The National Archives has launched a new free online service to provide access to new court and tribunal decisions. From today court judgments from the superior courts in England Wales are being sent to the National Archives made available on the database.
The service can be accessed from this ULR: https://caselaw.nationalarchives.gov.uk/ –
the site can be searched by case name, neutral citation, judge name, by court or by specific date ranges. Details can be found on the “What to expect from this new service” webpage.
A total of 50,461 judgments have already been uploaded, including
- UK Supreme Court judgments from 2014
- Civil and Criminal Court of Appeal judgments from 2003
- Most High Court judgments from 2003
- Some Upper Tribunal rulings from 2010
The most recent judgment is from 21 March 2022
The Find Case Law service is in the very early stages of development, referred to as Alpha: the first version of the Find Case Law service. Users are invited to contribute to the development of the service by giving feedback.
As noted when the project was announced in June 2021, at present, there are multiple sources for court judgment publications, of which BAILII is the largest. The long-term aim is for all of them to migrate onto The National Archives website. As Joshua Rozenberg explained in a post at the time, the Government will stop funding BAILII.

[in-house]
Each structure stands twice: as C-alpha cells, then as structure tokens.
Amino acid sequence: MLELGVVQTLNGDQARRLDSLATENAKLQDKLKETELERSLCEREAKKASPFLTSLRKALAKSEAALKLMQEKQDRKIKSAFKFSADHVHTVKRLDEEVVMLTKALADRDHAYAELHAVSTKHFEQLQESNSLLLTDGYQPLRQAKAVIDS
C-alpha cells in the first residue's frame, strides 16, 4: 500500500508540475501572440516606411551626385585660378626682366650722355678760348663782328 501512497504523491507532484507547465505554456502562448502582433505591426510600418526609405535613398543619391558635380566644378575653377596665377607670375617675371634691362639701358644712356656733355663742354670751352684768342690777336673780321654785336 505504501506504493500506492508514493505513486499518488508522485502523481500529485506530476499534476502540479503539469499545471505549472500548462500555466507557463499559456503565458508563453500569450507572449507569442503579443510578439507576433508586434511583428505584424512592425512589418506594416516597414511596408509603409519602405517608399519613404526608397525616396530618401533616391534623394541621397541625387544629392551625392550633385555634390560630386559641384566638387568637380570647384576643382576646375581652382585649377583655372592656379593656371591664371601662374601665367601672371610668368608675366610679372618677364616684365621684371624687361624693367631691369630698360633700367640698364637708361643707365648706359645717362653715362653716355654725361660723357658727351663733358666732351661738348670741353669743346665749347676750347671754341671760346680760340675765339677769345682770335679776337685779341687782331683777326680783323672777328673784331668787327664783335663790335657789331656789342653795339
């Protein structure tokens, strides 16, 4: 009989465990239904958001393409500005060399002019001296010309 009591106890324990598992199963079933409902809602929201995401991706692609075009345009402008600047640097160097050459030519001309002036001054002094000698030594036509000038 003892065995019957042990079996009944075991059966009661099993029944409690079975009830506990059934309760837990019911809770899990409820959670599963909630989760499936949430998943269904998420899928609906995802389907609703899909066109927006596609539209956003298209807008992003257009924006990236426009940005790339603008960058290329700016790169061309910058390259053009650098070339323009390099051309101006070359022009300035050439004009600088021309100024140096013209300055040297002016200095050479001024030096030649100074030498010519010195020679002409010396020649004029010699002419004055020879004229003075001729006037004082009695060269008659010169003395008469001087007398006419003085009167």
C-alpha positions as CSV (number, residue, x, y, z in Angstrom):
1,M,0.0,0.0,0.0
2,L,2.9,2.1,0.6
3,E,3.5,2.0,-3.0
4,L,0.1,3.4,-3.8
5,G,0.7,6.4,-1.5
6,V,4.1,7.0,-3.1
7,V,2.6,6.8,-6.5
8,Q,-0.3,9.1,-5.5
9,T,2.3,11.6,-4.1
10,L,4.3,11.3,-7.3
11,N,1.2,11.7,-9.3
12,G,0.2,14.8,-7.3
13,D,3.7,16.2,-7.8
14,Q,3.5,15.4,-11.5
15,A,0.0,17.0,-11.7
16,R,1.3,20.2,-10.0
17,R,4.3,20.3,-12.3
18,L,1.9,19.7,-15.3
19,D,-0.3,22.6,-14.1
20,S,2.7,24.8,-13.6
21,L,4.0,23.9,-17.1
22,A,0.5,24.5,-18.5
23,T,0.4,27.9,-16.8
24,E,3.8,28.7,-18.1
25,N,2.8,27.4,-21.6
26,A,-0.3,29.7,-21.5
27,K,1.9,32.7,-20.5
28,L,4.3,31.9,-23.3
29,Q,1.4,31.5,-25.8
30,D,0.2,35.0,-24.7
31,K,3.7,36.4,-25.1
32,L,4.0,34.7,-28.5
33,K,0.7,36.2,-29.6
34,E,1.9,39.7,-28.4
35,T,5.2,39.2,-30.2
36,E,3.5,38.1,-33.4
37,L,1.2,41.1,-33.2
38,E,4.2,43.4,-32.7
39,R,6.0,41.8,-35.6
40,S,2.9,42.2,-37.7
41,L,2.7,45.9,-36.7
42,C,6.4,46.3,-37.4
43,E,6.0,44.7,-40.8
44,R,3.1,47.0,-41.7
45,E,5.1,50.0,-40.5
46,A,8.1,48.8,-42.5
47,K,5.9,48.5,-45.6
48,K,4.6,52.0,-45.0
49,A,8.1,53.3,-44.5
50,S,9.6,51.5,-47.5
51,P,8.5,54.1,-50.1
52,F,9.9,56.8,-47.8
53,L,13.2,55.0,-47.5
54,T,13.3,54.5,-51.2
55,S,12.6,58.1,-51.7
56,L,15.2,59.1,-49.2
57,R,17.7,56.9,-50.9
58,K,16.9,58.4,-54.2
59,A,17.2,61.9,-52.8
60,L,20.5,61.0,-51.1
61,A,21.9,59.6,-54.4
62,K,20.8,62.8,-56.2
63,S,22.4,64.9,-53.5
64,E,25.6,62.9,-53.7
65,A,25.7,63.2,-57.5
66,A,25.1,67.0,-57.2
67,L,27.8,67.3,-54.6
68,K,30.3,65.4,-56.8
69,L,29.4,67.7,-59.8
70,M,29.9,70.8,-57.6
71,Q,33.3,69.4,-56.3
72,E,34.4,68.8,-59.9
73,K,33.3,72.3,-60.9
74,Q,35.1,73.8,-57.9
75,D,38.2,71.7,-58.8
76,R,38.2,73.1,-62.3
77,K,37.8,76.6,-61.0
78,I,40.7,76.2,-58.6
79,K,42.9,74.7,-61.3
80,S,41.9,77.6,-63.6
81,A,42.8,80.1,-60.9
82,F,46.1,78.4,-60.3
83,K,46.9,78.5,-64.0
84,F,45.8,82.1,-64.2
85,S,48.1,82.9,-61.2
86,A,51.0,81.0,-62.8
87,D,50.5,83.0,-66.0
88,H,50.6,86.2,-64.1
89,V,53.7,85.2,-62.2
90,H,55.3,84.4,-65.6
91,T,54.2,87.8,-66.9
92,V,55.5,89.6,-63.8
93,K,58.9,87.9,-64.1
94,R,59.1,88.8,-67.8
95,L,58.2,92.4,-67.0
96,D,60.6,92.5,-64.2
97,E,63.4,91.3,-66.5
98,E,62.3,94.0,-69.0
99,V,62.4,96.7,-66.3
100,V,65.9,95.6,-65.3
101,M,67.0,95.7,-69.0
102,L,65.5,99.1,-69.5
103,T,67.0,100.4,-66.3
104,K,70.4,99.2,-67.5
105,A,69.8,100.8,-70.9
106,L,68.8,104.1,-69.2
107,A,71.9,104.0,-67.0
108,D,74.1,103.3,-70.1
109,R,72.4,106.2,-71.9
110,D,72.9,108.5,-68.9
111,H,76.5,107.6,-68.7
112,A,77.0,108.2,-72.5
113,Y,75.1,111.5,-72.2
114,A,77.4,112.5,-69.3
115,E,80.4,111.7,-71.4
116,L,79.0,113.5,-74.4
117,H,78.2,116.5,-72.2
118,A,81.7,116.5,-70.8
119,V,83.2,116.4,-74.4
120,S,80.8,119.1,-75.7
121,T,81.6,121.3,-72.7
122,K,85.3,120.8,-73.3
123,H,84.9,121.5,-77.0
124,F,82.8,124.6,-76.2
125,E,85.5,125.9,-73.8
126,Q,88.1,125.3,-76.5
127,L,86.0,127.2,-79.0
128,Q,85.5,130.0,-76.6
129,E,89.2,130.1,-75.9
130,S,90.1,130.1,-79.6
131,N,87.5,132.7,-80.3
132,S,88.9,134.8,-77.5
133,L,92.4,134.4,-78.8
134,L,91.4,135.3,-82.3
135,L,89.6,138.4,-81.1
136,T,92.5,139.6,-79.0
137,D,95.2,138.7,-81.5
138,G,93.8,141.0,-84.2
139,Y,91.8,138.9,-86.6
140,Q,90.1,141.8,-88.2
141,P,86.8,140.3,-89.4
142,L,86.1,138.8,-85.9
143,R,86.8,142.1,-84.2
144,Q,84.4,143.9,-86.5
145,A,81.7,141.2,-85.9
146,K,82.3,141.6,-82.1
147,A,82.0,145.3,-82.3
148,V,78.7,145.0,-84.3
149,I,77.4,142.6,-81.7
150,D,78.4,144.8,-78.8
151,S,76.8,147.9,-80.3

Although all judgments will, from now on, appear on the new site it is difficult to see how it will be of great assistance to practitioners in the short or medium term as BAILII provides a much more comprehensive (and easily accessible database) – covering not just judgments from England and Wales (including the historic “English Reports“), but also from Europe, Scotland, Northern Ireland and a number of other jurisdictions. The Government press release points out that BAILII will continue to provide free access to English and Welsh judgments, and other jurisdictions including Scotland, Northern Ireland, the Republic of Ireland and the Commonwealth, alongside their other charitable endeavours.
Subscribers to Joshua Rozenberg’s admirable blog “A Lawyer Writes” can find an interesting discussion of the new service here.